Documentarian Christine Choy revisits Tienanmen Square protestors 30 years later
Filmmaker Christine Choy, known for powerful documentaries such as Who Killed Vincent Chin?, is the subject of Sundance 2022 awardwinner The Exiles. In the summer of 1989, after the Tienanmen Square protests and massacre in China, Choy and her small crew were sent to film the U.S. visit of a few of the Chinese activists: Wu’er Kaixi, a student leader; Yan Jiaqi, an influential professor; and Wan Runnan, a capitalist company-owner who helped the protesters financially. The 50 rolls of film Choy and her crew shot never made it into anything, sitting in storage for decades.
Choy, now a film professor, taught co-directors Violet Columbus (daughter of filmmaker Chris, who serves as a producer here) and Ben Klein (who also worked on Sundance short Stranger Than Rotterdam) through her classes at NYU. In their documentary, The Exiles, Choy speaks frankly about her filmmaking style, her Hollywood experience, and of feeling conflicted about her visits to China, knowing how much the Chinese government has done to whitewash history. She says of the 1989 events, “We have this history… it evaporated.” Interspersed with archive video and more recent visits with the exiled dissenters, Choy is interviewed, chain-smoking and speaking her mind (sometimes animated in a similar style to that in Stranger Than Rotterdam).
Kaixi, Jiaqi, and Runnan — now spread out in different areas of the globe — are shown video of their younger selves as Choy talks to them about their different experiences. Kaixi reflects on the unspoken psychological trauma he dealt with at the time, after seeing numerous friends and fellow students killed: “We wanted a dialogue in 1989. That’s all we wanted.” There’s no government record of how many were killed in Tienanmen Square, but these men and others who protested and left are unable to reenter the country to see family (Kaixi’s story about this is particularly upsetting).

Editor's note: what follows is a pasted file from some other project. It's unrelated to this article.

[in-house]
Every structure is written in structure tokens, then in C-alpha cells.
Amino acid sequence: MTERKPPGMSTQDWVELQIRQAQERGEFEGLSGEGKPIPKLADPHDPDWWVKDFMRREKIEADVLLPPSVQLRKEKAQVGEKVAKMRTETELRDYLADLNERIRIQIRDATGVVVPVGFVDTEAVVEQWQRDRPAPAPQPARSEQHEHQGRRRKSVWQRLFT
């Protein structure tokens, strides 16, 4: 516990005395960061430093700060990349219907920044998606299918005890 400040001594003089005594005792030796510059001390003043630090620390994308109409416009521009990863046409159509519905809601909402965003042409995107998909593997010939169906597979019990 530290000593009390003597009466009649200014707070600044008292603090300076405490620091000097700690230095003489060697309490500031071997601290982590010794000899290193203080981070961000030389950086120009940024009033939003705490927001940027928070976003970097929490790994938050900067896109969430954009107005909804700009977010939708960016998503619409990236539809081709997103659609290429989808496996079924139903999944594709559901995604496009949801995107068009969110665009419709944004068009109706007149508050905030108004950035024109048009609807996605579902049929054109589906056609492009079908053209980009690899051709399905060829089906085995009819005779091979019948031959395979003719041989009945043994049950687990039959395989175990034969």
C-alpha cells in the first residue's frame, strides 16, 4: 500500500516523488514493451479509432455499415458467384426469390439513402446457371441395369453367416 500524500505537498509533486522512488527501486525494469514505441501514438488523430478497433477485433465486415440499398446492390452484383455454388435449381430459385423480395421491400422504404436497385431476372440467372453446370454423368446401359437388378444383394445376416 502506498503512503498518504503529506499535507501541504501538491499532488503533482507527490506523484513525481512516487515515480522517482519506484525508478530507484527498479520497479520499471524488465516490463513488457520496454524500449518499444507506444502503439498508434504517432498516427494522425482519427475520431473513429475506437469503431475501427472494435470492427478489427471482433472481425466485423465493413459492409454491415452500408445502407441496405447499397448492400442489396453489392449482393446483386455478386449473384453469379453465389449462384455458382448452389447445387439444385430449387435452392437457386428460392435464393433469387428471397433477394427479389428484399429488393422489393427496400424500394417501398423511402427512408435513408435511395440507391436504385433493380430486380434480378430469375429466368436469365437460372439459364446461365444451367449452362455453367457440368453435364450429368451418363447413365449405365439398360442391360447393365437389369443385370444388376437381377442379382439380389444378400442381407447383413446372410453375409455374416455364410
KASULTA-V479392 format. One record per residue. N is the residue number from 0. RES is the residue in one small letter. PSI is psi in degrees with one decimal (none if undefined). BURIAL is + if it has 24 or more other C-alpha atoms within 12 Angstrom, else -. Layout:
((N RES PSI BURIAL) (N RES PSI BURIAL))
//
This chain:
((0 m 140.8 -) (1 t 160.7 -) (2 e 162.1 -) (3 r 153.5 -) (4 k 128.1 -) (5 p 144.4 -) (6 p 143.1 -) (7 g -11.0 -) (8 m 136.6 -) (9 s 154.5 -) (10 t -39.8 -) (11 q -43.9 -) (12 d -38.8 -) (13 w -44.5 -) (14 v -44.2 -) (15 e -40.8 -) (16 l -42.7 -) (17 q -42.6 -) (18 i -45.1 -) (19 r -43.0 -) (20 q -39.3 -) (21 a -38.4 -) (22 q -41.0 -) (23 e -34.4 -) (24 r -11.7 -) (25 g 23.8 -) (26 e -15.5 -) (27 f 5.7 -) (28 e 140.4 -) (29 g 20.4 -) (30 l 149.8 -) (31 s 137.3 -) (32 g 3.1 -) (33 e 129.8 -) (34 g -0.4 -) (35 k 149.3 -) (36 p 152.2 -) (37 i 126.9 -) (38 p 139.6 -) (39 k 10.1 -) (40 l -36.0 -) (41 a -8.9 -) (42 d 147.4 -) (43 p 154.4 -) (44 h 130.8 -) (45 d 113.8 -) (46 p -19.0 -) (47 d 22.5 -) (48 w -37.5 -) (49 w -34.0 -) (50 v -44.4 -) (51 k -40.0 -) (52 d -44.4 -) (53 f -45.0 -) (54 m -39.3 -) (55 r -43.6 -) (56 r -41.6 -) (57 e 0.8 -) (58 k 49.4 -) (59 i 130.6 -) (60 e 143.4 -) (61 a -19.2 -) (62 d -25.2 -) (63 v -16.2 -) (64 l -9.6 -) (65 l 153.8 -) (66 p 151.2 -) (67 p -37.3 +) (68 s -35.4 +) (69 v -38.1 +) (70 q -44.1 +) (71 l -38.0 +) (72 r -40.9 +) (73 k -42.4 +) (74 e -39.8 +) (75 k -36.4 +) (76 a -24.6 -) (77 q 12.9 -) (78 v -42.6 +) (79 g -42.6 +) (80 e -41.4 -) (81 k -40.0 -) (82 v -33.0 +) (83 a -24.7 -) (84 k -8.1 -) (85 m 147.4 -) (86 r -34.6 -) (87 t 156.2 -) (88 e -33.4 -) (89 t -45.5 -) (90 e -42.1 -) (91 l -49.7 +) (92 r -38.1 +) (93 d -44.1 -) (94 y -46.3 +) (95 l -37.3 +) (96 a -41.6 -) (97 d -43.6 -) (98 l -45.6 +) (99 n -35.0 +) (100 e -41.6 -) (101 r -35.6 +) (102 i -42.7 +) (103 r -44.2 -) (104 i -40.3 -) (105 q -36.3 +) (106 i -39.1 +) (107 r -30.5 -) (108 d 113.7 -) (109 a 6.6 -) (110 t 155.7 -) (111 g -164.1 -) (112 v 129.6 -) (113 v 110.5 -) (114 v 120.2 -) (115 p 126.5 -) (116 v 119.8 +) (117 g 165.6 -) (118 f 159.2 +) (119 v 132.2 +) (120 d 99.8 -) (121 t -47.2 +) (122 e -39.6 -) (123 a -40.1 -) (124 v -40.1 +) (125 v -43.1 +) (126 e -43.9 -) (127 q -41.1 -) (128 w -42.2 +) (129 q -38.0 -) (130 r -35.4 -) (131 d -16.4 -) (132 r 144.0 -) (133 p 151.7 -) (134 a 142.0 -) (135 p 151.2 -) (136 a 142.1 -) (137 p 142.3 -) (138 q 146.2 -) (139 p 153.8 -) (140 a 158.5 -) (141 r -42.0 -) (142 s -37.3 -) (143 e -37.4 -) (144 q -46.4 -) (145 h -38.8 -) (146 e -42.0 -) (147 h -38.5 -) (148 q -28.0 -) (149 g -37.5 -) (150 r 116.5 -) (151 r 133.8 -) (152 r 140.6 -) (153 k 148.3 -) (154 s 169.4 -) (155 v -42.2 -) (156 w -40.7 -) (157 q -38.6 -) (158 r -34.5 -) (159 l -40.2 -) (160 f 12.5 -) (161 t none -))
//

The Exiles is a bittersweet remembrance of this group of people who believed so strongly in their right to democracy, their government resorted to violent, fatal acts in an attempt to silence the volume of dissenting voices. And unfortunately, the support these idealistic Chinese protestors expected from the United States government never came; Columbus and Klein’s film makes a point of showing each American president since 1989 chatting chummily with Chinese political leaders. Having these exiles — along with Choy and her sound man — revisit their former selves makes for a poignant documentary. But the big draw, for this viewer at least, is getting to hear Choy speak her mind.